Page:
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Trip Hawkins’ startup game company If You Can has beefed up its app for teaching kids social and emotional learning skills. Today, it is releasing a parent dashboard for its game, If, and it is releasing the second chapter of the iPad-only title as well.

Trip Hawkins' new startup If You Can gets its name from a poem.

Above: Trip Hawkins’ new startup If You Can gets its name from a poem.

Image Credit: Dean Takahashi

Hawkins — the charismatic founder of game publishers 3DO, Electronic Arts, and Digital Chocolate — has a new passion to teach children the social and emotional skills (SEL) that they don’t learn in school. He has a story-based app that gets lessons across that help kids deal with emotions and problems like bullies. But rather than launch it as a free-to-play game, Hawkins has gone a different route, releasing it instead as a subscription game.

That’s why every new chapter is important. It has to give kids enough new content without giving them so much that parents will complain about the number of hours they spend playing it. The title is targeted at children ages 6 to 12.

If it succeeds, Hawkins said in an earlier interview that he will consider it a bigger accomplishment than creating the blockbuster Madden NFL Football franchise years ago, when he was at Electronic Arts, the massive video game publisher that he founded.


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While the first chapter is free, subsequent chapters require a monthly subscription fee of $5 per month. Hawkins believes that parents will like this better than the somewhat risky free-to-play model, where children sometimes get into trouble by spending too much real money on virtual goods.

Hawkins also said that each chapter will contain a few hours of gameplay as parents don’t want games to consume an inordinate amount of a child’s time. The dashboard app is a tool for parents to help monitor their children’s accomplishments and keep them motivated to do more.

Hawkins said that the game is aimed at helping kids manage difficult emotions, persevere through challenges, make healthy decisions, and show empathy and compassion. As important as all of this is, most schools don’t teach it.

If game scene

Above: If game scene

Image Credit: If You Can Company

If is cast as a kind of parable about empathy, and it imparts its lessons through a conflict between races of cats and dogs in Greenberry, an imaginary town. The goal is to bring the two factions into harmony. If is a fantasy simulation/role-playing game where kids try to walk in the shoes of an animated character who has to learn how to be sensitive to other living beings and how to deal with their own powerful emotions. You start as an animal character who runs into situations that help it learn to make moral choices and develop a compassionate attitude toward others.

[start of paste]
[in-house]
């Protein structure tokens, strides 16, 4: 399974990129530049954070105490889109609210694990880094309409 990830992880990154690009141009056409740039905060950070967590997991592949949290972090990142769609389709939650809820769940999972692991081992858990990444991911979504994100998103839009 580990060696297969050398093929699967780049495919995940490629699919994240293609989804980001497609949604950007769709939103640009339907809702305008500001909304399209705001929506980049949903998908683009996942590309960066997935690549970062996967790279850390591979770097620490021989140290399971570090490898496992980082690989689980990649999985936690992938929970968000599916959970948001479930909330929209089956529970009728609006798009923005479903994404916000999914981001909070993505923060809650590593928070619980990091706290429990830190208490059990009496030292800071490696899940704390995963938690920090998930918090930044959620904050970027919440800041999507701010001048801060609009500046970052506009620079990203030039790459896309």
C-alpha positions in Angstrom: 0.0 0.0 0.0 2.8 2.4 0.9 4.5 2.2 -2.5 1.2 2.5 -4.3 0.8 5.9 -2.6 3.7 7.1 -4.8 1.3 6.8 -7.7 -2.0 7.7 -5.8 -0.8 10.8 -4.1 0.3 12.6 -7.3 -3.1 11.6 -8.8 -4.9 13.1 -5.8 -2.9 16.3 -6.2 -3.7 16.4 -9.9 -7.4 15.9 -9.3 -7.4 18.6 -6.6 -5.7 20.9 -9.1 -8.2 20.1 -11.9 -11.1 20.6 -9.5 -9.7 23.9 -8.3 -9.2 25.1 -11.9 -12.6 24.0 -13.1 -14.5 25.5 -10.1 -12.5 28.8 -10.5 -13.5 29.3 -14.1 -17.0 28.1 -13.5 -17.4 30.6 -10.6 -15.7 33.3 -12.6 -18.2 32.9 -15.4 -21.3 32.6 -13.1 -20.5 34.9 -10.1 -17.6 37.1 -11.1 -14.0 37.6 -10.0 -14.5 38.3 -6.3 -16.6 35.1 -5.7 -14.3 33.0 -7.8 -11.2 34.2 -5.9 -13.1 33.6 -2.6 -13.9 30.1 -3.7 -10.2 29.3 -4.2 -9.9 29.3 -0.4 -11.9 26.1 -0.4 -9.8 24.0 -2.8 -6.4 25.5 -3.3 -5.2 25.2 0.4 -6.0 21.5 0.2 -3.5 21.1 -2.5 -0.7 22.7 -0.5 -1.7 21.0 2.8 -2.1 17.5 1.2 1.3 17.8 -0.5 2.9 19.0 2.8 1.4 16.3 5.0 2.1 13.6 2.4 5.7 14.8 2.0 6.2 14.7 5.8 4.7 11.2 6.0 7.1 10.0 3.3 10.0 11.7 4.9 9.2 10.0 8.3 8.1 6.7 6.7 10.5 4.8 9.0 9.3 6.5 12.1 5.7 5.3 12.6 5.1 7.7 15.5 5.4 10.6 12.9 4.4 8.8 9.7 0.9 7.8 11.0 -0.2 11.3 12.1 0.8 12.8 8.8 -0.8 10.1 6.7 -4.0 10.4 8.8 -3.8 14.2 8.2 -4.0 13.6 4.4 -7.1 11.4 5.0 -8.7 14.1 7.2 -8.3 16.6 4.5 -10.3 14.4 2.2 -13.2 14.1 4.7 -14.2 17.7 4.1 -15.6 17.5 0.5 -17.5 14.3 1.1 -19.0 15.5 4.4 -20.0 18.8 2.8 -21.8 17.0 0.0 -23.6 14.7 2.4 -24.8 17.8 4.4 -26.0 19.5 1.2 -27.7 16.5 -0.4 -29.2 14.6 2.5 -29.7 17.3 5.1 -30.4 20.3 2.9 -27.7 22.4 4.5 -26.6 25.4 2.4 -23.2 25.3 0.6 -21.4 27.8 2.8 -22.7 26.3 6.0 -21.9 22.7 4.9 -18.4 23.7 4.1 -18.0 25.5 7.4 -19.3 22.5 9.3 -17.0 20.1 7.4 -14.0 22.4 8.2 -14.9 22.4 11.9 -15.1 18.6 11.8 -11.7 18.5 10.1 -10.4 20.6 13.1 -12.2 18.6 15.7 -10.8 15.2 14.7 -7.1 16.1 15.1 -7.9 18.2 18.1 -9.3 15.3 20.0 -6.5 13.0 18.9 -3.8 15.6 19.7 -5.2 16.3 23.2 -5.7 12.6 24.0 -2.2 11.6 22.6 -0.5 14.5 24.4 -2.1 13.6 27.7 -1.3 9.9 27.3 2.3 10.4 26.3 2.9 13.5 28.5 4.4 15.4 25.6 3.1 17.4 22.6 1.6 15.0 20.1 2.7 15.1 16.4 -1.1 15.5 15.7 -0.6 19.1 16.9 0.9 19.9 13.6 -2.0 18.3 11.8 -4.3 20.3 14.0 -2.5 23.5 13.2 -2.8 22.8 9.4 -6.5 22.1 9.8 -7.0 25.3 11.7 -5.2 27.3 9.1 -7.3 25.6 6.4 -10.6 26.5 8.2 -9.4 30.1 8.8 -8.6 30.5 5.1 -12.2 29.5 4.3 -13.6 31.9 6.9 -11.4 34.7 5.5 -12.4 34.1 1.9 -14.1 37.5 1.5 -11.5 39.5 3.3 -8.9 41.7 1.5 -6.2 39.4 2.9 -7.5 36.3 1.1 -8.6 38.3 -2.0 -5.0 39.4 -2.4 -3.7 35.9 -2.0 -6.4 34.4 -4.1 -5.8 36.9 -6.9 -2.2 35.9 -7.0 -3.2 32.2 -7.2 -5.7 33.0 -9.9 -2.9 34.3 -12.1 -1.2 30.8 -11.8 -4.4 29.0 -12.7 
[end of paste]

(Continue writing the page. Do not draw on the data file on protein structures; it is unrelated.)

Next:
With each new chapter, the child will learn something new related to emotional intelligence. Each chapter contains about a month’s worth of in-class lessons on SEL. In an age of a return to basics in education, SEL hasn’t been a staple in traditional curricula. But more schools are recognizing the value of SEL in an age of cyberbullying and campus shootings. Lessons include adventures like reuniting a mother with her baby.

Hawkins has received advice from social and emotional learning (SEL) experts, including Janice Toben, who taught Hawkins’ four kids at the private The Nueva School in Hillsborough, Calif., and also created the Institute for Social and Emotional Learning. Hawkins’ advisers include Toben; Roger Weissberg, the CEO of; another SEL nonprofit; Marc Brackett and Robin Stern of the Yale Center for Emotional Intelligence; and Fred Luskin of Learning to Forgive and a consultant at Stanford University on dealing with stress.

The San Mateo, Calif.-based company raised about $9.3 million to date from investors including Greylock Ventures, Andreessen Horowitz, Founders Fund, and Maveron. If You Can Company plans to release additional chapters of If this year. Chapter one had more than 350,000 downloads. It had five-star ratings from 90 percent of its audience.

With each chapter, the child navigates a new If adventure, interacting with the combination of storytelling and popular gameplay mechanics to engage and motivate. The game is designed to take the child on “a hero’s journey” in which children slowly unlock If chapters.

“We’re delighted with the quality, depth, and value of this game,” said Trip Hawkins, the founder and CEO at If You Can Company. “It’s a big step beyond our preview of chapter one. When I became a dad, I wanted more than anything for my kids to be happy and capable. I saw how emotional learning could help them navigate the world. I did what dads do — I took my know-how in gaming and focused it on something important that really matters to me as a father.”



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